The smile on her face reflects the feeling most Germans are experiencing after four weeks of soccer: satisfaction. Having fallen at the final hurdle in the previous four international tournaments, the title seemed long overdue in the eyes of the team, its fans and especially the media. Being the odds-on favourite to win transferred a lot of nervousness to the players, as well as to the people watching the match on one of the countless big screen televisions set up at public venues back home in Germany.

Published in Reader Submissions
Tuesday, 15 July 2014 00:00

Good Reads – 15/07/2014

From the 100th anniversary of the First World War to elections in Slovenia, it's been a busy few weeks for Europe. Frances and Veronica, two of E&M's new editors, share articles that recently got them thinking about the continent. 


Frances, Sixth Sense editor



Something rather important happened on 27 June 2014. Game-changing, one might even say – if you can forgive the buzzword – for a good three million people. Ring any bells? It was during the summit of the EU heads of state, if that helps. Still nothing? All right, I'll tell you: it was the day that Albania was finally granted EU candidate status, some five years after its initial application for membership. And to be honest, I don't blame you if you haven't heard about it. By and large, most English-speaking media appear to have ignored this historic decision. At the time of writing, the BBC has not even updated its country profile on Albania to note that following a recommendation from the European Commission the small Balkan nation has indeed become a candidate for EU membership.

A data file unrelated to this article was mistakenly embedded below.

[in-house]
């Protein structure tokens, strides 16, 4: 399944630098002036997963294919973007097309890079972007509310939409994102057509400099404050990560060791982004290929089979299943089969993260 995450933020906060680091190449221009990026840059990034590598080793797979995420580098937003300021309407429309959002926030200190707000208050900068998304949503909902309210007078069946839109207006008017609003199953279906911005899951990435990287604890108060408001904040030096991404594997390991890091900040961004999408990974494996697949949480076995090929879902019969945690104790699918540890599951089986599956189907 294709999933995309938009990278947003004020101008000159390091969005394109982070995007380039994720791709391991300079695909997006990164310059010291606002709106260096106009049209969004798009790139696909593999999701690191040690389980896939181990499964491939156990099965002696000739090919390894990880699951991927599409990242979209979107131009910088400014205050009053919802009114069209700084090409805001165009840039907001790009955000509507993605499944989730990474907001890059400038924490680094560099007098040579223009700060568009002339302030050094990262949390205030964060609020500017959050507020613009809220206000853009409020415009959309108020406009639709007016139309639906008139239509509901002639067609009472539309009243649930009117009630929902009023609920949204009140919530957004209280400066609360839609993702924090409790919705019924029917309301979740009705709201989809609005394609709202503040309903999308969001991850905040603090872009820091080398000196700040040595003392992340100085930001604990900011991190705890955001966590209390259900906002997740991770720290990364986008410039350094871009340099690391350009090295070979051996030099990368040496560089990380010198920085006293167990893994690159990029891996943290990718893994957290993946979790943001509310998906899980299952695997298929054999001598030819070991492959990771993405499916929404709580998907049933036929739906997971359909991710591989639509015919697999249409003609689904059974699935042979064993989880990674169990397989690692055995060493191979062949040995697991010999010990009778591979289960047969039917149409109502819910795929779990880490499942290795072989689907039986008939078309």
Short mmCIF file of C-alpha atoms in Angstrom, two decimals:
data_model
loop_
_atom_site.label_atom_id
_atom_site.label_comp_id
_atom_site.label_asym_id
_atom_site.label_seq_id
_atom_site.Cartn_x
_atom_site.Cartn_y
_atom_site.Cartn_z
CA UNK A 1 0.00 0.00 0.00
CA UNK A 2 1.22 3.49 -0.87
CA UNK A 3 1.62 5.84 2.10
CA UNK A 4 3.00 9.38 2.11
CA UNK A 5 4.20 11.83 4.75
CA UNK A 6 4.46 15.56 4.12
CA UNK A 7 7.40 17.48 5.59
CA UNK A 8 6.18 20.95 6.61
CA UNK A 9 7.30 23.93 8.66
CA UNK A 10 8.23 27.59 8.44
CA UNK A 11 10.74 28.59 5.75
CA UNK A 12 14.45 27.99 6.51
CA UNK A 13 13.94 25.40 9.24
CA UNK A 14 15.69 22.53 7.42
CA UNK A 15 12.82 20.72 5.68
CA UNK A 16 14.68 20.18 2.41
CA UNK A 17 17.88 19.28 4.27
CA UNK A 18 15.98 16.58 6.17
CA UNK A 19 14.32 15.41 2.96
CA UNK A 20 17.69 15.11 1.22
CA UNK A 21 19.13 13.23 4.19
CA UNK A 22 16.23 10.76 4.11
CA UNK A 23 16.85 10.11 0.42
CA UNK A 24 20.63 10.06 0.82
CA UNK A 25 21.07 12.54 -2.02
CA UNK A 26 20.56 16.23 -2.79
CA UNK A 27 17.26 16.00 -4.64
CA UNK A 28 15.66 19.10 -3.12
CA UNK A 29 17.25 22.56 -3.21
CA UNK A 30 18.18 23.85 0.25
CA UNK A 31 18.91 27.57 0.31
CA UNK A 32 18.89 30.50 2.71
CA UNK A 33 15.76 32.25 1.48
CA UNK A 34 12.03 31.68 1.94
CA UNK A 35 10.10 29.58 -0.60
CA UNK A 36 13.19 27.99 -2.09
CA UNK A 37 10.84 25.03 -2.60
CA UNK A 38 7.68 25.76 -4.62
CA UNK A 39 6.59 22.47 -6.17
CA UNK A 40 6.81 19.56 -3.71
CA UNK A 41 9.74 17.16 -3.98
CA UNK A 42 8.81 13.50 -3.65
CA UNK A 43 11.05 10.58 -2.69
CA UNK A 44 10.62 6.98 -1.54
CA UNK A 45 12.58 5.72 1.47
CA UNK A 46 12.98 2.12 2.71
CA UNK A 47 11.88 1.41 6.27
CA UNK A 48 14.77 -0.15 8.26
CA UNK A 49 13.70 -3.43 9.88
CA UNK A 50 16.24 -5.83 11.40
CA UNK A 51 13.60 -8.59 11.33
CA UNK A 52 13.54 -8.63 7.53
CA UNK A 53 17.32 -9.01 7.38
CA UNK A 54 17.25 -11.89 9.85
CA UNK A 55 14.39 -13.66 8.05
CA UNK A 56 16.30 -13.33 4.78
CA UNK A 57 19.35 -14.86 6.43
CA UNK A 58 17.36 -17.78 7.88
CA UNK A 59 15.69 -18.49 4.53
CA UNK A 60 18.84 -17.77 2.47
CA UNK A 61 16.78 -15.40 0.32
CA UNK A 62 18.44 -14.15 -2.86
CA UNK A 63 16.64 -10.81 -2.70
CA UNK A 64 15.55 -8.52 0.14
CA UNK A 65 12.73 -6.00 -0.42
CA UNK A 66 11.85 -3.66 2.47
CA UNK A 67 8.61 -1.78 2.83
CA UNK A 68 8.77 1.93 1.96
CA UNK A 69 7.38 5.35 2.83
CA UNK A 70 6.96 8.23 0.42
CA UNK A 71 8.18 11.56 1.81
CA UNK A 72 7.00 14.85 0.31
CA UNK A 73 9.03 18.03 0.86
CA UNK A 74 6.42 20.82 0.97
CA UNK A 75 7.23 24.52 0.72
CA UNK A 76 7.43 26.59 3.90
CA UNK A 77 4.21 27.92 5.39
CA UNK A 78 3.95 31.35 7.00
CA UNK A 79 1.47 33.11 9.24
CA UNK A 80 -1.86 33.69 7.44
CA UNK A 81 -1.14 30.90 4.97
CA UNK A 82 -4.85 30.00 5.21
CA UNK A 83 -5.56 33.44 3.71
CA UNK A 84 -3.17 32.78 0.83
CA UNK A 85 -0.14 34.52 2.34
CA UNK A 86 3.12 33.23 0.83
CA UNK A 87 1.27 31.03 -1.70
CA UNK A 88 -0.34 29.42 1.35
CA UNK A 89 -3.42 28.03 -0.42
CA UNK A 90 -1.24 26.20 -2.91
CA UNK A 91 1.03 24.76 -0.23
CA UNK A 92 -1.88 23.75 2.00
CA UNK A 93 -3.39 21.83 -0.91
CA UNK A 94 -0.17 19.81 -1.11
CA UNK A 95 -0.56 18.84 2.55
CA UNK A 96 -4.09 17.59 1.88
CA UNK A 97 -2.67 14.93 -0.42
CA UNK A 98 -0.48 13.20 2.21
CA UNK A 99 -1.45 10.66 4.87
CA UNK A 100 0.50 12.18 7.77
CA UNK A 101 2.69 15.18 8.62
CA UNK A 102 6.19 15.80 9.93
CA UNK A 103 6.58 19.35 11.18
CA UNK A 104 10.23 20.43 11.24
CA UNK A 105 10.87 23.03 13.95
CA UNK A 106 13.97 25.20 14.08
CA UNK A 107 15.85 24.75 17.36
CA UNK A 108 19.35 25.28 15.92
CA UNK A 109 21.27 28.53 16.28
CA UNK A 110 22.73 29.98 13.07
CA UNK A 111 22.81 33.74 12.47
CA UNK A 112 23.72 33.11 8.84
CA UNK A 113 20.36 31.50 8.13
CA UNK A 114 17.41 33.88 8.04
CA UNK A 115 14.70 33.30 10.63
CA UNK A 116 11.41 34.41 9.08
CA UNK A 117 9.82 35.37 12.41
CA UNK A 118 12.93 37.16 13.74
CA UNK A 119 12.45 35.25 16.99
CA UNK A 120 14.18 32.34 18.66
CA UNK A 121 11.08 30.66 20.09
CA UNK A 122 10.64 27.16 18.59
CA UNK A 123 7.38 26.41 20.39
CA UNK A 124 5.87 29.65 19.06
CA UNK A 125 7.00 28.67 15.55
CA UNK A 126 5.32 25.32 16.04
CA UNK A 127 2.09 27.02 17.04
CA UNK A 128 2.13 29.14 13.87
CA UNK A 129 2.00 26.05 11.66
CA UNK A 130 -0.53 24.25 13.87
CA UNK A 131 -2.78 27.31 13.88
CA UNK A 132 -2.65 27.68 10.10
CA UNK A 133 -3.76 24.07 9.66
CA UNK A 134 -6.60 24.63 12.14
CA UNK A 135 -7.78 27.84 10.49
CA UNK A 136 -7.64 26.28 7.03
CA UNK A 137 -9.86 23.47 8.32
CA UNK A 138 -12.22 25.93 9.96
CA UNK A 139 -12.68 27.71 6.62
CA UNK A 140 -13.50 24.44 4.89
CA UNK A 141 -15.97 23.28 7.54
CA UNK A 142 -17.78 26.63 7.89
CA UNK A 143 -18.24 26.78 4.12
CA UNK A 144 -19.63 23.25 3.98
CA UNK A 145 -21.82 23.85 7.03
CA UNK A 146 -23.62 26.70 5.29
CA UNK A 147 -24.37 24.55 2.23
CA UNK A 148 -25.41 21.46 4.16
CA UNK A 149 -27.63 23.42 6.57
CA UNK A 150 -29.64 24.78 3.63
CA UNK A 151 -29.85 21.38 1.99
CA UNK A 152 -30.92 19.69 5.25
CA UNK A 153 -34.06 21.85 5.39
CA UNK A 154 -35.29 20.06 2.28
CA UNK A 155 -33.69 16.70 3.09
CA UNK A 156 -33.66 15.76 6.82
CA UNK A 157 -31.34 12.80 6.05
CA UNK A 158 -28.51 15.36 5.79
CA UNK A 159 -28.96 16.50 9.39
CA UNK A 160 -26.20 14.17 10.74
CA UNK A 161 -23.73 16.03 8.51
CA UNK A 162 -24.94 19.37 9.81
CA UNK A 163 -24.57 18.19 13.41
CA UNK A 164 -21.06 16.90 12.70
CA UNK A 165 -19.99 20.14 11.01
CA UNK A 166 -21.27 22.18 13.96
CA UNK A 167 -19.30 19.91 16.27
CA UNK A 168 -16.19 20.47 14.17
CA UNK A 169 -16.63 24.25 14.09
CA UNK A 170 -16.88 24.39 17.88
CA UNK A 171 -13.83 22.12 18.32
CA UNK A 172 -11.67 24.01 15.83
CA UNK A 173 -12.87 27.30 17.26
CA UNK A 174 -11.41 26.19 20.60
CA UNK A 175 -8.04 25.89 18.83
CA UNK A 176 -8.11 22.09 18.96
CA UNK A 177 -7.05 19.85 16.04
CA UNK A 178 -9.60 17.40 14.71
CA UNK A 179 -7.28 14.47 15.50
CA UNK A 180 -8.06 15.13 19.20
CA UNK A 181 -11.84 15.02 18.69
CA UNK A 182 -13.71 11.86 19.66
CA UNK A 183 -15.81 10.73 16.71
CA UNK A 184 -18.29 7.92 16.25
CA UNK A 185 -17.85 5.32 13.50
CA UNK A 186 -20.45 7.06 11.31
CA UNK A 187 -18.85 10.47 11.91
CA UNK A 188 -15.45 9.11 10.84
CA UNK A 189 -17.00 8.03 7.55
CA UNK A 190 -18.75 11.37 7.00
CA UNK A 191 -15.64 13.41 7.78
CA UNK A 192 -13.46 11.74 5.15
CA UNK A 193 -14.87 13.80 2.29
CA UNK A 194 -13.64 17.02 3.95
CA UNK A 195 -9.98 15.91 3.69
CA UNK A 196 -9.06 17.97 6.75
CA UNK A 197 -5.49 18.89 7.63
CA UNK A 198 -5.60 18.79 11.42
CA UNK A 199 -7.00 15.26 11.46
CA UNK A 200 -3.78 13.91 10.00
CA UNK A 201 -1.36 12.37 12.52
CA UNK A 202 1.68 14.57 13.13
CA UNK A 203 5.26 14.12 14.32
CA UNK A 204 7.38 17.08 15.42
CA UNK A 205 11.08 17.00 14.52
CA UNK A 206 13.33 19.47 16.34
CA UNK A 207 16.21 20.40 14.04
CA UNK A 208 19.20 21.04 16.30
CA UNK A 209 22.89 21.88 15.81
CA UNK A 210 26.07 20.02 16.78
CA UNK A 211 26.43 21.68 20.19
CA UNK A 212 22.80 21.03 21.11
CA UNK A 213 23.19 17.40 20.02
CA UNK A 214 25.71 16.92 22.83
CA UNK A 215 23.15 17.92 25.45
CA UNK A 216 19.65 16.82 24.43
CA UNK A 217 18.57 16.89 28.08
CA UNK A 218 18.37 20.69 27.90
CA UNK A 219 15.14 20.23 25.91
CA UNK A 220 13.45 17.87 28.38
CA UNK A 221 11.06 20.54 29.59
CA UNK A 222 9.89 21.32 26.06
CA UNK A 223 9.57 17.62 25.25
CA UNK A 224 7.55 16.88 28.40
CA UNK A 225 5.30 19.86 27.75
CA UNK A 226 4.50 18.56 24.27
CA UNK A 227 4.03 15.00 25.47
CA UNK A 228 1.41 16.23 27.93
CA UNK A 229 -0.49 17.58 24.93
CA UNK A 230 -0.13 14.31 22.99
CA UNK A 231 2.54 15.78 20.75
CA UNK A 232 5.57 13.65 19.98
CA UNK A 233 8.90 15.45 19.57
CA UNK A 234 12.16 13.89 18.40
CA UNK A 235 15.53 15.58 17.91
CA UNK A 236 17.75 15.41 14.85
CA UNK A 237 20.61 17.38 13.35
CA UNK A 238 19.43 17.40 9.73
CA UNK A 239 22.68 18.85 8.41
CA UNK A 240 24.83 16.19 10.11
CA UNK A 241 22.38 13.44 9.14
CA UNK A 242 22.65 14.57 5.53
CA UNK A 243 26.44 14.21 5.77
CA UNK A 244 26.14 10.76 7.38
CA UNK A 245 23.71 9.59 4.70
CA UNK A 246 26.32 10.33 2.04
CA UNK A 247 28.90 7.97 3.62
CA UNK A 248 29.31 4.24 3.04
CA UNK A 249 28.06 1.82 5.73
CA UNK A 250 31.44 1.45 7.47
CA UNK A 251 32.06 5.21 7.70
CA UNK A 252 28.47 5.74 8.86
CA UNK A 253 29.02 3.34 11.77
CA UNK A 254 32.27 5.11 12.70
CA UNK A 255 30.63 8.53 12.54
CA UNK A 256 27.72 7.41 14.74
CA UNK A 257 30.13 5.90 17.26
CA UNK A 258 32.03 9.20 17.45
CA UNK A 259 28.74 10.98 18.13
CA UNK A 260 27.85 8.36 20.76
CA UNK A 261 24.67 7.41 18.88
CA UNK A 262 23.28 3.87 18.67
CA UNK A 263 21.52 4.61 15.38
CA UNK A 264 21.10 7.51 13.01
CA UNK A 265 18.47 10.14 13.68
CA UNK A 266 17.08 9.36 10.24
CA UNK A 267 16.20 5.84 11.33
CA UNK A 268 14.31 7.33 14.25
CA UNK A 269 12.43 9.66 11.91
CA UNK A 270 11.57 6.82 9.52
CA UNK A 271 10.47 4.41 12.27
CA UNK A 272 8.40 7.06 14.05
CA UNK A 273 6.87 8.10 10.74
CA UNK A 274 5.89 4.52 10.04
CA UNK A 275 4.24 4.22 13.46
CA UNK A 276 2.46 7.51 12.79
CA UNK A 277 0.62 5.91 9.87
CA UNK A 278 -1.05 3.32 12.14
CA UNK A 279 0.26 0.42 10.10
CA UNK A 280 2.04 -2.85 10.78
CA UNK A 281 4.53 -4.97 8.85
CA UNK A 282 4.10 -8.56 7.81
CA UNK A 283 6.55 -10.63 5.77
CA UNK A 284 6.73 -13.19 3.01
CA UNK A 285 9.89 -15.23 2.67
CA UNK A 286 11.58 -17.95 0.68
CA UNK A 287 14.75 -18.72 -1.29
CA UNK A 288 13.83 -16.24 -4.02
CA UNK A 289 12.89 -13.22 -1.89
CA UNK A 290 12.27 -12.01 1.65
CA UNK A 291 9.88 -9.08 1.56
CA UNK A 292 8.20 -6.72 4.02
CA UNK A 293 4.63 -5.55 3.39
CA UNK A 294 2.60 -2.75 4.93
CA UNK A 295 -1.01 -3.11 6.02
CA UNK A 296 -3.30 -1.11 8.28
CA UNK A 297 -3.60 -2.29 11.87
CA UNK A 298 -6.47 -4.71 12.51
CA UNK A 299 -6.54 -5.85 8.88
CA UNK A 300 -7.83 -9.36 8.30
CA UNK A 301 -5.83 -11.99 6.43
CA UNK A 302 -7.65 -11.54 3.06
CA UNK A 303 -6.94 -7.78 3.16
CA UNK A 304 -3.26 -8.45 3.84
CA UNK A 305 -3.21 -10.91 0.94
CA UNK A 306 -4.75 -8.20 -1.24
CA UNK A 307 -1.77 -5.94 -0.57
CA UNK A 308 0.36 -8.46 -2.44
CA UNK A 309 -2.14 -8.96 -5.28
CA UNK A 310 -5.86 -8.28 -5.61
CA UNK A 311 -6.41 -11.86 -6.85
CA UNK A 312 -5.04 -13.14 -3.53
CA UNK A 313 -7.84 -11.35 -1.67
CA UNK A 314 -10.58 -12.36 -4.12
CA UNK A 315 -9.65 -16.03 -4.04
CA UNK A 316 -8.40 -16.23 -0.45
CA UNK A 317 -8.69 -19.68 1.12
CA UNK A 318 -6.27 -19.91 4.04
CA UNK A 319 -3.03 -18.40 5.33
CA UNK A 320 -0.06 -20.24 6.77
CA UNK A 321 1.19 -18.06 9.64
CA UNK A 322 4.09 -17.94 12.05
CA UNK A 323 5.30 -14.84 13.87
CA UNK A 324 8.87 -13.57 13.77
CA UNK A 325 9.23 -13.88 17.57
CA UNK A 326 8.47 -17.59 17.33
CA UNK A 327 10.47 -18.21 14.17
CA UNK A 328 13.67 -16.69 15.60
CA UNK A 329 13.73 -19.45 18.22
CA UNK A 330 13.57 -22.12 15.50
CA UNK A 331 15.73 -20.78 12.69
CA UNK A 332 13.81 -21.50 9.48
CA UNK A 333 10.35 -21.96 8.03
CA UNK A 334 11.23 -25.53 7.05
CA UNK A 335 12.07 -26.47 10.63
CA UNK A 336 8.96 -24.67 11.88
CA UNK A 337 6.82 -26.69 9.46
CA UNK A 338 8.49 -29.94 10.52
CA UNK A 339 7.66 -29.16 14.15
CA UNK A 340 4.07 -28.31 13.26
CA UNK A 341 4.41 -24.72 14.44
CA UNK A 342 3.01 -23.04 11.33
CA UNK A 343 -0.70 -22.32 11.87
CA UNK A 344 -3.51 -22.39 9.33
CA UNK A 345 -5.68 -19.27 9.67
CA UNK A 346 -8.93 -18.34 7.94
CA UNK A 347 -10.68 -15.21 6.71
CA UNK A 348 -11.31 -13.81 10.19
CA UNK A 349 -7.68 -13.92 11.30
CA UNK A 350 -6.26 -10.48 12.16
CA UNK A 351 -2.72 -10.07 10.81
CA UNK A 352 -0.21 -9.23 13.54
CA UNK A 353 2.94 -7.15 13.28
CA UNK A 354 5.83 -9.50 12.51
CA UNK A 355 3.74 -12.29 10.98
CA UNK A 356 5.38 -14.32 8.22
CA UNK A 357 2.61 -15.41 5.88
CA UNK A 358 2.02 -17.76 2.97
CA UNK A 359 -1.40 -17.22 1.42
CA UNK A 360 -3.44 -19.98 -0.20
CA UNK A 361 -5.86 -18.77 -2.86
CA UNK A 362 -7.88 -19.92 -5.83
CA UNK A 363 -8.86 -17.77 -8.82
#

In fact, I only stumbled across one article – published in the English-language section of the Deutsche Welle – that really got to grips what the development means for Albania and its people. That said though, I'm not sure I entirely agree with the implication that Albania does not yet "belong to Europe". Surely to be European means more than simply living in a state where the rule of law is observed. And who's to say Albania isn't already European? Geography is certainly on the country's side; history too, I should have thought. Or are European credentials now measured purely in terms of EU membership? Somebody had better break the news to Switzerland...

Published in Good Reads
Monday, 07 January 2013 23:51

When the New Boss Came to Town

Just a few days before the parliamentary elections on December 9th 2012, the Romanian government quietly passed a controversial emergency ordinance reorganising the National Audiovisual Council (CNA). Far from going unnoticed, as Prime Minister Victor Ponta and his social-liberal coalition (USL) would have hoped, the imposed changes have sparked yet another fiery debate between media specialists, politicians and European institutions.